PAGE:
Robert J. Emery's Blog

Self-Publishing: The Good, the Bad & the Ugly.

By Robert J. Emery




Self-Publishing is a dirty word. Well, it is two words actually. In some circles—way too many for my liking—authors who self-publish are looked down upon by the elite literary world as unable to attract a ‘traditional Publishers’ (also two dirty words). On the other hand, authors have a new path to publication, and although it could be argued that self-publication opened the door to a lot of bad writing, I dare anyone to predict who might immerge as the next best-selling author. If you have a book or two in you, don’t be discourage, write them.


My entire adult career has been writing & directing TV commercials, documentaries, corporate films, feature films (7) and TV productions (over 140 hours.), which over the years garnered me over 75 industry awards. After completing a one-hour primetime special for MSNBC in 2006, I retired from production and began writing books. To date I’ve had seven published. Five were with traditional publisher (one novel, four non-fiction). Seeking more control over my work, I took the plunge in 2017 and self-published my second novel, which thus far has garnered four book awards including Book of the Year from Book Talk Radio. I self-published my current novel earlier this year. Although what I have written here may seem rudimentary, it wasn’t to be me when I began.


Self-publishing opened the door to authors who might otherwise never find an agent or a traditional publisher willing to take a chance on their work. It has brought to avid readers fresh voices as well as established ones seeking greater control over their work. There is a myriad of available promotional opportunities both free and paid for. But self-publishing means we must spend an inordinate amount of time on self-promoting. It would be foolish to believe we can simply put our books out there and expect them to sell themselves simply because the book receives some positive reviews.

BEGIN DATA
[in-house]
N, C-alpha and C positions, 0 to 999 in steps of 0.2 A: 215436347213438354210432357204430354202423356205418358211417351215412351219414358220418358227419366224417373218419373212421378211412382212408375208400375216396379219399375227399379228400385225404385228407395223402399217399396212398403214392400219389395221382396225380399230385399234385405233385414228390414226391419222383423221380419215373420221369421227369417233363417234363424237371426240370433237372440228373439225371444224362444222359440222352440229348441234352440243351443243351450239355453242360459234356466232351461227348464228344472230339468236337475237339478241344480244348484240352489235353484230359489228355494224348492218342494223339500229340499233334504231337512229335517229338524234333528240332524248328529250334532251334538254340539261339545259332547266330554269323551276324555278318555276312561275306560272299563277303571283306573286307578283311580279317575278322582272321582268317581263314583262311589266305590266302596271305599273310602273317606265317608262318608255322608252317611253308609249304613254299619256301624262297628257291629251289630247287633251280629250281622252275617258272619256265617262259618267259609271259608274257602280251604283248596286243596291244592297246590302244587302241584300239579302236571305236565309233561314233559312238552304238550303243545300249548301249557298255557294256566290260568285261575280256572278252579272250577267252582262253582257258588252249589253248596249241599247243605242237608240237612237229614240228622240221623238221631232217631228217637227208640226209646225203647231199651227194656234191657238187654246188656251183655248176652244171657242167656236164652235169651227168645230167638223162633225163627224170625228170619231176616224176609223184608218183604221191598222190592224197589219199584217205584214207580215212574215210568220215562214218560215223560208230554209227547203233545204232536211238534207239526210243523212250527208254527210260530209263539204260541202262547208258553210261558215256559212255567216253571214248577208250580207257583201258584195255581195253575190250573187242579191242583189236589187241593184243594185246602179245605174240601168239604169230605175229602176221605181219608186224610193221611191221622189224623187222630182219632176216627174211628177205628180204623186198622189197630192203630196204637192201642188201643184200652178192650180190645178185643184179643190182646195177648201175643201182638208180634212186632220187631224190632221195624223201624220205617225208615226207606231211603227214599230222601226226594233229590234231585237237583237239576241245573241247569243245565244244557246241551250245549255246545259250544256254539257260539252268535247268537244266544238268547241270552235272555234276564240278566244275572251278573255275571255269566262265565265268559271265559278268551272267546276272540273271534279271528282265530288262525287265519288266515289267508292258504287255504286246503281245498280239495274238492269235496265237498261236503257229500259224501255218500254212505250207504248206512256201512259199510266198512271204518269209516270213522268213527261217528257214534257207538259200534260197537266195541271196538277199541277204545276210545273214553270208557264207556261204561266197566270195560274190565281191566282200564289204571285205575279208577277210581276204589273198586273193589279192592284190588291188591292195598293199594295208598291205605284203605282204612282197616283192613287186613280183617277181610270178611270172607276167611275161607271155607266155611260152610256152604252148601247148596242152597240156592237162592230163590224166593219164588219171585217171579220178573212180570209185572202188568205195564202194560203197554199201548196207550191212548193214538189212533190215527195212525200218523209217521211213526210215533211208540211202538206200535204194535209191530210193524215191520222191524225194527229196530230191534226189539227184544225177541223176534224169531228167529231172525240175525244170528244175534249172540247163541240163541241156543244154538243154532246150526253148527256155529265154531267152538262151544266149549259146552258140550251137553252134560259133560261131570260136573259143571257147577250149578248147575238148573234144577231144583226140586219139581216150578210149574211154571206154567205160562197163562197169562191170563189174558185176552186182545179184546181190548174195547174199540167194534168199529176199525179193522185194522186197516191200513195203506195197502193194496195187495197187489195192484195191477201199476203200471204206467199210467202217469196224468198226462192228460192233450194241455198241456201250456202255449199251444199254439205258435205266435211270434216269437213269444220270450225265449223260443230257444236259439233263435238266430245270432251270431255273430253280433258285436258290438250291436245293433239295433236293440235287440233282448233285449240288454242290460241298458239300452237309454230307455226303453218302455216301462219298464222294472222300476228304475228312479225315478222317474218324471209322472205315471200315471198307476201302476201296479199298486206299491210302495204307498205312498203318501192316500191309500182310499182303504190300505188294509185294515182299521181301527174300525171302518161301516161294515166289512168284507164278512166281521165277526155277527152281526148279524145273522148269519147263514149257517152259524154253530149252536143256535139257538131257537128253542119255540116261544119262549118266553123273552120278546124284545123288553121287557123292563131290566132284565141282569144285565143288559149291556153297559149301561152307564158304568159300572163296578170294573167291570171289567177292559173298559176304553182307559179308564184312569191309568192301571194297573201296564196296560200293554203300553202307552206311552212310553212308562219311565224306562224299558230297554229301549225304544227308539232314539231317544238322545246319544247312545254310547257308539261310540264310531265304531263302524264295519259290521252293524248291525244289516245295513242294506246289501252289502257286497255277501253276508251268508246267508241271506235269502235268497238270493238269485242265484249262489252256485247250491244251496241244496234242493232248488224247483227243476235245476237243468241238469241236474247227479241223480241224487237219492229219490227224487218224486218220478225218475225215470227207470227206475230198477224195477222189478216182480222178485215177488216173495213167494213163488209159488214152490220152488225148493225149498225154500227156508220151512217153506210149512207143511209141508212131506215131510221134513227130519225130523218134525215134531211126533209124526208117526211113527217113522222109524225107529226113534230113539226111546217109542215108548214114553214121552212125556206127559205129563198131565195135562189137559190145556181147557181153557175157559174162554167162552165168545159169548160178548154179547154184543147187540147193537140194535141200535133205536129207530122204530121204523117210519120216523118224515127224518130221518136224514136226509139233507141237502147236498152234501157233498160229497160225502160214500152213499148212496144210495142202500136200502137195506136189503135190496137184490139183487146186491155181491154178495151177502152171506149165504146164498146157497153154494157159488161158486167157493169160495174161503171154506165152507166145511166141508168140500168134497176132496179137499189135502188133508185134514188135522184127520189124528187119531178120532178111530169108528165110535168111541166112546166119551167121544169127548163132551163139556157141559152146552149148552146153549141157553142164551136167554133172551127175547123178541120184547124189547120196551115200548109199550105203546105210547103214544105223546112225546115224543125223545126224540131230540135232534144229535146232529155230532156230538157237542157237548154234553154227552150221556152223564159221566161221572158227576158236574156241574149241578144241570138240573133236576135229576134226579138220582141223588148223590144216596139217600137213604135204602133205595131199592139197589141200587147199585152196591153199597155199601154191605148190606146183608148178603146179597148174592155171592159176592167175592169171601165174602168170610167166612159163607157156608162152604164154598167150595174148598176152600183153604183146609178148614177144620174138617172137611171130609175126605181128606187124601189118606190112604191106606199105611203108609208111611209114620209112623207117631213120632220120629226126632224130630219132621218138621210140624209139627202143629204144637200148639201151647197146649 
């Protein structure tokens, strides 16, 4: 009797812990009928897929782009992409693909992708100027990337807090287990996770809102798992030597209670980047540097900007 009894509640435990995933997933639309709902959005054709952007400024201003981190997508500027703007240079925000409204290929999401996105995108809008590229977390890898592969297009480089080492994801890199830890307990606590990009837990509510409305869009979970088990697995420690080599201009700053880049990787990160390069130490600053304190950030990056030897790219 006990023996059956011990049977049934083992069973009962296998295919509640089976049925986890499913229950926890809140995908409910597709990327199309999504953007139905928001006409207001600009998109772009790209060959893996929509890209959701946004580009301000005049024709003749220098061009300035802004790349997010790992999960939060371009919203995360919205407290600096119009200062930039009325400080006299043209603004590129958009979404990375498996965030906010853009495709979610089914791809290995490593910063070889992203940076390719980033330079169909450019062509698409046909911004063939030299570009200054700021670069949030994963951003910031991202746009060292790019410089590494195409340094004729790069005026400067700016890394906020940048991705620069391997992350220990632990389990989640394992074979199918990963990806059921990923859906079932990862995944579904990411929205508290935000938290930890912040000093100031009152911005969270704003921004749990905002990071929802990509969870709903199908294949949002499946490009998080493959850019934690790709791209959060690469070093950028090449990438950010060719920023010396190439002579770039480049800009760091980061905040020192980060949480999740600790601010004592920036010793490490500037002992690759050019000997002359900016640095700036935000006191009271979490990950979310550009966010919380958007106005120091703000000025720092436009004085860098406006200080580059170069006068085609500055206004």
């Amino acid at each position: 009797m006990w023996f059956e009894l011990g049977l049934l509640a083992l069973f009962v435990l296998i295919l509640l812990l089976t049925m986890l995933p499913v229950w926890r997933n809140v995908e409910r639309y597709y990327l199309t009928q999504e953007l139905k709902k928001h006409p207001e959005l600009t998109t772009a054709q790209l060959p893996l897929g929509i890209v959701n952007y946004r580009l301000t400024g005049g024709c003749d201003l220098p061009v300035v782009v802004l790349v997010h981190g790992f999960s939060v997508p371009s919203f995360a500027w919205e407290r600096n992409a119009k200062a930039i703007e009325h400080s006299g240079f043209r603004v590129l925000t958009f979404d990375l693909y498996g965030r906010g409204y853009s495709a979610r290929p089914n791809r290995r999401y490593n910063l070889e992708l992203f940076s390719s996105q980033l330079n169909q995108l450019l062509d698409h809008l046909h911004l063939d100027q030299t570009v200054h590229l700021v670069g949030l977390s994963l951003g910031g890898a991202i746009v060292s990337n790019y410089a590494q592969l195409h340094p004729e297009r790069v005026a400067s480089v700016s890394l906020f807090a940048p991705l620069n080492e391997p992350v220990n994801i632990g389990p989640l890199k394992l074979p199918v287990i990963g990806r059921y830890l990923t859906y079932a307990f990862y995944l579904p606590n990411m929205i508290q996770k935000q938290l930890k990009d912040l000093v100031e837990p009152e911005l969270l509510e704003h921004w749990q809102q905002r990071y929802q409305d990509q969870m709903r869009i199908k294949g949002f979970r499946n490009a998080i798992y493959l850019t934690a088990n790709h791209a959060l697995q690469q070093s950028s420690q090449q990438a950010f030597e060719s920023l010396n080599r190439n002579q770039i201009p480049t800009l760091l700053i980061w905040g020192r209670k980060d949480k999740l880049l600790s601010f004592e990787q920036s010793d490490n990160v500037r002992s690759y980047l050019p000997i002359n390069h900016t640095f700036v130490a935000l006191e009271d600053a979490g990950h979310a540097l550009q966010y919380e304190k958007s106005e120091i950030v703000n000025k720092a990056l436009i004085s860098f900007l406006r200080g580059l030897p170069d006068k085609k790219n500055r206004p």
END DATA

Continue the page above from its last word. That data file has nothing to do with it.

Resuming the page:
For anyone self-publishing for the first-time, self-promoting can be a daunting task. It is time consuming to the point of distraction when we’d rather be writing. If we have a ghost of a chance of reaching potential readers, well-planned, consistent PR is absolutely necessary. Even with my advertising and film and TV production background, I found marketing to be a huge learning curve. Unlike like the younger generation that made their entrance in the world with their arms wrapped around a computer, I’m clumsy at best navigating the computer world. However, whatever I’m doing appears to be working—most of the time, anyway. In the end it is the readers who get to decide if our efforts rise to the top of the ever-growing list of self-published books.




It is estimated there are somewhere between 600,000 and 1,000,000 books published every year in the US alone. Many of those—as many as half or more—are self-published books that sell on average less than 250 copies to friends and relatives; an ego-crushing figure if there ever was one. Each day, it becomes more and more difficult to break through the crowded market. That is why every book-marketing guru worth their salt preaches persistence, persistence, persistence. That old adage “Out of sight, out of mind” applies.


Self-publishing is wrought with many pitfalls and misinformation from so-called experts willing to help authors become the next Steven King or James Patterson… for a price. It seems like a new web site springs up just about every week promising to boost our books to the top of the ‘Best Seller’ list… for a price. Keep in mind there are a lot of scammers out there, some raking in big bucks praying on our desire to publish a successful book. It is, therefore, paramount we do the homework before committing PR money to any service offering assistance. There are a number of legitimate marketing services if that’s the route you chose to take, as I have on occasion. More about that below.